The last three issues of Oceanography ranged from a mere 220 pages to a whopping 268 pages. All were “special issues” containing numerous invited peer-reviewed papers relating to the theme or themes of the issue, as well as unsolicited manuscripts that had been peer-reviewed, approved, and were ready for publication. The current, somewhat more petite, issue, while no less special than its predecessors, is not sponsored by any program or funding agency, nor is it devoted to a central theme or themes. It includes a variety of articles on different topics.
Oceanography gratefully accepts manuscripts from all corners of the oceanographic community and passes them along for peer-review and possible publication. We also occasionally invite papers on subjects that might be of interest to our readers. This issue, for example, combines invited and unsolicited articles.
The Oceanography editors would like to entice the community into submitting even more manuscripts, and have been working to make the magazine a more desirable place to publish. Part of the equation is getting to press quickly. All manuscripts we receive are peer-reviewed by at least two people. We endeavor to turn these reviews around within a month, often less, to minimize the time between receipt of the manuscript and going to press. Another part of the equation is graphics quality. As recent contributors to the magazine know, we are picky when it comes to graphics, and often work closely with authors to improve their graphics.
Perhaps a bigger concern for authors is access to their published work. Magazine articles are posted on the magazine’s web site (http://www.tos.org/oceanography) three to four months after hard copies are available. The site is accessible to the public, so that non-members can view published papers, and teachers can download articles for use in the classroom. Items such as book reviews, meeting reports, commentaries, and our education column are available on the web as soon as the magazine goes to press. Google™Scholar (http://scholar.google.com) is currently updating its index with Oceanography content so that articles on the magazine’s web site should come up in searches. And, finally, given the value of citation indexes and counts to our members, we have submitted Oceanography to ISI and requested consideration for inclusion in the Web of Science. I encourage you to send ISI a supportive message through its web site at http://www.isinet.com/forms/journalrec.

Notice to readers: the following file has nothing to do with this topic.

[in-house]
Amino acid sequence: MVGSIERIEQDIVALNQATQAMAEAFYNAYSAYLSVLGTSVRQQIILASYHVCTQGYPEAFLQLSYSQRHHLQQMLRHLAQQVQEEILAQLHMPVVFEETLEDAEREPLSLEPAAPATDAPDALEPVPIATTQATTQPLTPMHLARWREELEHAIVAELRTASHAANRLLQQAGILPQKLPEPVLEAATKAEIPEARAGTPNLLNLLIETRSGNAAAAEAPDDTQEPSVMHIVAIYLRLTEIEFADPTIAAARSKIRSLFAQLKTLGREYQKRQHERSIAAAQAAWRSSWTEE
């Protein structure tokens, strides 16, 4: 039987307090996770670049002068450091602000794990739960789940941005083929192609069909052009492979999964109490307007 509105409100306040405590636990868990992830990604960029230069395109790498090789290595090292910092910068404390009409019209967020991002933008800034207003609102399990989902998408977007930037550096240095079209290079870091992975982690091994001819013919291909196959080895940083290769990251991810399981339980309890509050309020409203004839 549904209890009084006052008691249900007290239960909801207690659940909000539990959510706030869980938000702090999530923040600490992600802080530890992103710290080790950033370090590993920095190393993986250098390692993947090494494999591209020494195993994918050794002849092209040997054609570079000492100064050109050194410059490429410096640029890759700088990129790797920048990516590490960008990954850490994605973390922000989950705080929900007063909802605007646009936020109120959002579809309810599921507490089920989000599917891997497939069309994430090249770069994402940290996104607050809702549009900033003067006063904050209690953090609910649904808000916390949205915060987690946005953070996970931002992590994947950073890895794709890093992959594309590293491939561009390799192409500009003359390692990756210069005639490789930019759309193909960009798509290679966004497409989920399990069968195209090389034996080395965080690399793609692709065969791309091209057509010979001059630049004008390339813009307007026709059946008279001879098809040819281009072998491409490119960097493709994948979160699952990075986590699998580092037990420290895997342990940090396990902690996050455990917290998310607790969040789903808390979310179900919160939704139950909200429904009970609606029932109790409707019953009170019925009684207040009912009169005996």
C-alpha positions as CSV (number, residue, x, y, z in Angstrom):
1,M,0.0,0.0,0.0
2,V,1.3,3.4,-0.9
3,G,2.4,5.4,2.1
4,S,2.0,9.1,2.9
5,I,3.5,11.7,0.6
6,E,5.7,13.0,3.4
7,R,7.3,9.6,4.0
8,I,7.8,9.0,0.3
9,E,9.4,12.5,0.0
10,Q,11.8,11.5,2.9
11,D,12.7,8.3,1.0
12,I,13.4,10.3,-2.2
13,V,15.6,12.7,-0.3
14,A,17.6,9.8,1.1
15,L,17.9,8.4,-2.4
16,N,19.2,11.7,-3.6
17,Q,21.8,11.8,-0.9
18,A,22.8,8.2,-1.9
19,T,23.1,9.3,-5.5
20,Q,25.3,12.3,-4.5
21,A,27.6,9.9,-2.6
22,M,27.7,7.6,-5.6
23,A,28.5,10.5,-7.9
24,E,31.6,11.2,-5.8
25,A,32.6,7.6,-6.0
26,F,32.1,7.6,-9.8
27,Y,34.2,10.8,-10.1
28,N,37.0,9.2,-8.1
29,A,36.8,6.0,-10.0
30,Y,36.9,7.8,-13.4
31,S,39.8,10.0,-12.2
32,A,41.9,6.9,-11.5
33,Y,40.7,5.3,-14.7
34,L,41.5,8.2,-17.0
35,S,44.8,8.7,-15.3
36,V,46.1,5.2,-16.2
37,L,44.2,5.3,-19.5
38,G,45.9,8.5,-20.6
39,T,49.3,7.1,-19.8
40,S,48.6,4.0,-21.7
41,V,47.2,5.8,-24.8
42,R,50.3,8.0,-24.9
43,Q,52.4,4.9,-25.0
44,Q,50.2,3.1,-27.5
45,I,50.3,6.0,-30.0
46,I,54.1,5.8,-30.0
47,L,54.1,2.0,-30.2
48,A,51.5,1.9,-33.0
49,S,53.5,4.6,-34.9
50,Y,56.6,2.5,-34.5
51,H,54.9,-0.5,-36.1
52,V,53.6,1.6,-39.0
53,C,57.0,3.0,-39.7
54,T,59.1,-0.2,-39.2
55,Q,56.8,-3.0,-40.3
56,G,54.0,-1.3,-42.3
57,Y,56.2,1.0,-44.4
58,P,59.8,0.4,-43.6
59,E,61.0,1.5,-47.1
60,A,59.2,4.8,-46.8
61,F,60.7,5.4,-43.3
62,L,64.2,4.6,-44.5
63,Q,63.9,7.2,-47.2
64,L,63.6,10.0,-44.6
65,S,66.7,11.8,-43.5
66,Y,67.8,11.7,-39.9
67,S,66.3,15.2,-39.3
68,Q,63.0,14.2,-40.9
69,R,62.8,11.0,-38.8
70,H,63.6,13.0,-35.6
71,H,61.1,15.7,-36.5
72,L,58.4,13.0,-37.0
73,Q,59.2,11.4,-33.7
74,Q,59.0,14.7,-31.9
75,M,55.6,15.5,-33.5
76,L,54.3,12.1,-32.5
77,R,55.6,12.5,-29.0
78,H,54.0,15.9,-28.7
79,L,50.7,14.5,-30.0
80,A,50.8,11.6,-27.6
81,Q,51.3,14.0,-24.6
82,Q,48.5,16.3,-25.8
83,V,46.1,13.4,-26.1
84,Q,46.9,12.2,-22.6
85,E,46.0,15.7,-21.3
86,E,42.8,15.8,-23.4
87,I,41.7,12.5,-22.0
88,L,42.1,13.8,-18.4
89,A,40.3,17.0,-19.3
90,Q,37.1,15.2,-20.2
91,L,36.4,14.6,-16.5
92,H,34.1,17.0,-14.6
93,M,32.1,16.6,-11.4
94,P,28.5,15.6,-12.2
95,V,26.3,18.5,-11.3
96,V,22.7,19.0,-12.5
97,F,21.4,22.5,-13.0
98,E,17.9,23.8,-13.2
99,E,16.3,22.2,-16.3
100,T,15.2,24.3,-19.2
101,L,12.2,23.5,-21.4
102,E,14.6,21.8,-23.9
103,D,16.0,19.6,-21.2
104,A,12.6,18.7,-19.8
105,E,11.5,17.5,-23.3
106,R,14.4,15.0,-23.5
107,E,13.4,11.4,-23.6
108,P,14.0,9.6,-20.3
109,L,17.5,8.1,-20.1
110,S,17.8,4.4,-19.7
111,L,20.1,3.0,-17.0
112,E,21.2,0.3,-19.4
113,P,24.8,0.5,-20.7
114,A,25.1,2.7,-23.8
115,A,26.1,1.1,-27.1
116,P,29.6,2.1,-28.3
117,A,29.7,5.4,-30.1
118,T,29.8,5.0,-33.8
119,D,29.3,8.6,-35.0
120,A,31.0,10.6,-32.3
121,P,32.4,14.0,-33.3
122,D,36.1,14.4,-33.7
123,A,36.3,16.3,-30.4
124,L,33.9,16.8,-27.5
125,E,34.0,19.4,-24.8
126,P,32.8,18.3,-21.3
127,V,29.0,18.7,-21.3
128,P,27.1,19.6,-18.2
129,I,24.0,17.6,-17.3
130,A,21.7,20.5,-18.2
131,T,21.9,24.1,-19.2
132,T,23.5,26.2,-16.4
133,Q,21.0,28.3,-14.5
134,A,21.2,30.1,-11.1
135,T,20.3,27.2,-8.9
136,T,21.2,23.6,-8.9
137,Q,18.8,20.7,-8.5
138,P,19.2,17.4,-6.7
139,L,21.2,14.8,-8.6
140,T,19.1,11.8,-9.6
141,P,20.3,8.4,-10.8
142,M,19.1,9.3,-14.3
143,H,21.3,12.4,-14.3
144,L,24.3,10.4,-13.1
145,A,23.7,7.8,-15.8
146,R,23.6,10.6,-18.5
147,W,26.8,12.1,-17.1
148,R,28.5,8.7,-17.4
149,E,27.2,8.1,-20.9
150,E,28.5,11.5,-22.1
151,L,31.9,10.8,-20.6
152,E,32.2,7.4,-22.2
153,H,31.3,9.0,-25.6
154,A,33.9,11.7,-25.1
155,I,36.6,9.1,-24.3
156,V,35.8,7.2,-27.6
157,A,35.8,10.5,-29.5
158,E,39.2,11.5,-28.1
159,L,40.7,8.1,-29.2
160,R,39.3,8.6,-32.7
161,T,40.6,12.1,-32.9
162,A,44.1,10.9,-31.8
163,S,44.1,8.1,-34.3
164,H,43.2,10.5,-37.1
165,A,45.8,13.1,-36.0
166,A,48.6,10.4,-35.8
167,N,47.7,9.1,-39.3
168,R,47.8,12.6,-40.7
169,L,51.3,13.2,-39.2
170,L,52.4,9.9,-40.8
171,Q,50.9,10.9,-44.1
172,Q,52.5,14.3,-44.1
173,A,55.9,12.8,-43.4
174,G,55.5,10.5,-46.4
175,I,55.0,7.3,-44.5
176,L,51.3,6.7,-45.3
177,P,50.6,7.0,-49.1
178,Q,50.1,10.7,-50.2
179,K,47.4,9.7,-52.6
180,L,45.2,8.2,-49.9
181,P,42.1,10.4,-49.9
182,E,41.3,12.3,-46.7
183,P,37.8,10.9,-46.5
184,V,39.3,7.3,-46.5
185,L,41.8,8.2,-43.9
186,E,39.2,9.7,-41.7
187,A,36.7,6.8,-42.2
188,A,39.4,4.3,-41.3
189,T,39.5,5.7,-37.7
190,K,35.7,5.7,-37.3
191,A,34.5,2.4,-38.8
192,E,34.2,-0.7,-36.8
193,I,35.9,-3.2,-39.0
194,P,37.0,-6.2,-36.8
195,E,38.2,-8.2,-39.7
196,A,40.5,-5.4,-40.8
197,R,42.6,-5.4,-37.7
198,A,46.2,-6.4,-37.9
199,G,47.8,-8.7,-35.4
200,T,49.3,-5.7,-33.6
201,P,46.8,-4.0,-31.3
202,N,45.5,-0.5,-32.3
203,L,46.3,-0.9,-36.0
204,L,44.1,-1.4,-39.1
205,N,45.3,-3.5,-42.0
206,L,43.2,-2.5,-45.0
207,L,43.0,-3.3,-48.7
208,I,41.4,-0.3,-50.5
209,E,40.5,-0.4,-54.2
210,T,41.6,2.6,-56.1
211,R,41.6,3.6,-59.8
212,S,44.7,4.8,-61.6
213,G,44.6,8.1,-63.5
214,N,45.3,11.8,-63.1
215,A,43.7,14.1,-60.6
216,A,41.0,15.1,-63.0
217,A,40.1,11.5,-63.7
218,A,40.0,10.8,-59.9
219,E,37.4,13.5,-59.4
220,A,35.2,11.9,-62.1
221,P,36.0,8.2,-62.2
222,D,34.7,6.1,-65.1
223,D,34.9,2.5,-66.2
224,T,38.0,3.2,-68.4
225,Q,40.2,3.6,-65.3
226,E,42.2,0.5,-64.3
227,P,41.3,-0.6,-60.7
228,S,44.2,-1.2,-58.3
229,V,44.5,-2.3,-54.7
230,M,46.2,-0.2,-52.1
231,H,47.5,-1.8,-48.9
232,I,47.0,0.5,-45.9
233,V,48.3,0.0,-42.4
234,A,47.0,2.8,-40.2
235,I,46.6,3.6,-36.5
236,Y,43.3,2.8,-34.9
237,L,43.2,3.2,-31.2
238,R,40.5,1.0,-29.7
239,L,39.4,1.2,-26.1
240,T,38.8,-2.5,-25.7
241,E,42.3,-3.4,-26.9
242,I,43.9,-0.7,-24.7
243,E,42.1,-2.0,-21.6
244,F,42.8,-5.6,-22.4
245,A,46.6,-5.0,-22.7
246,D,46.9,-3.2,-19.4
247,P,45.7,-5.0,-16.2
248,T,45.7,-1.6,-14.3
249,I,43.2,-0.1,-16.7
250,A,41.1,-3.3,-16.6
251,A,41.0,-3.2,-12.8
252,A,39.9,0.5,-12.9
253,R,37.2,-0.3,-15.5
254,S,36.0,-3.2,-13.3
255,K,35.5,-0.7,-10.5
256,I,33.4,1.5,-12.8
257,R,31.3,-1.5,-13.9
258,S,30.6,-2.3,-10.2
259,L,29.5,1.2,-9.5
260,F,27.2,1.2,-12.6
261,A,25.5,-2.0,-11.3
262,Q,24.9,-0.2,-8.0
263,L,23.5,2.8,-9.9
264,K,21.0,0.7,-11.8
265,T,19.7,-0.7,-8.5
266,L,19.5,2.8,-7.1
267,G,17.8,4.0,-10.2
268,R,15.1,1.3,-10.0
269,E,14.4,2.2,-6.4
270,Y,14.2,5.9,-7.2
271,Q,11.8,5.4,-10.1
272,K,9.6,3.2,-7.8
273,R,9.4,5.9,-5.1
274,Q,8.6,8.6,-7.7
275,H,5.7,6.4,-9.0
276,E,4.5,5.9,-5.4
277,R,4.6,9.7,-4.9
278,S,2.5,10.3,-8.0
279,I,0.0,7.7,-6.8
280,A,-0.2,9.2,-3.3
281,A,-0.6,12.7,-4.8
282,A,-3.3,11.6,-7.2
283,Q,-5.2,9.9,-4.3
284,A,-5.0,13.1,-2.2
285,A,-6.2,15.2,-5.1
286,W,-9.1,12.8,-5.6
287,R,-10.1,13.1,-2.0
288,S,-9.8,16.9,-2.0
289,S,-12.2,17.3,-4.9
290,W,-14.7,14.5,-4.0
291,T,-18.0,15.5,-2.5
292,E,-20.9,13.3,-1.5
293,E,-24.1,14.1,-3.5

Oceanography occupies a unique publishing niche. Although it does not seek to compete with other journals to publish the details of your science, it does compete for your time to produce significant peer-reviewed, publishable work. Please consider publishing in the magazine. It is the perfect venue for explaining your science to a very broad audience and getting readers excited about your research. It’s about cross-disciplinary communication and presenting information in a way that may be used in a graduate-level course. And, please let me know if there is a topic you wish to have covered in the magazine. I would be happy to contact potential authors to write for us.
– Ellen S. Kappel, Editor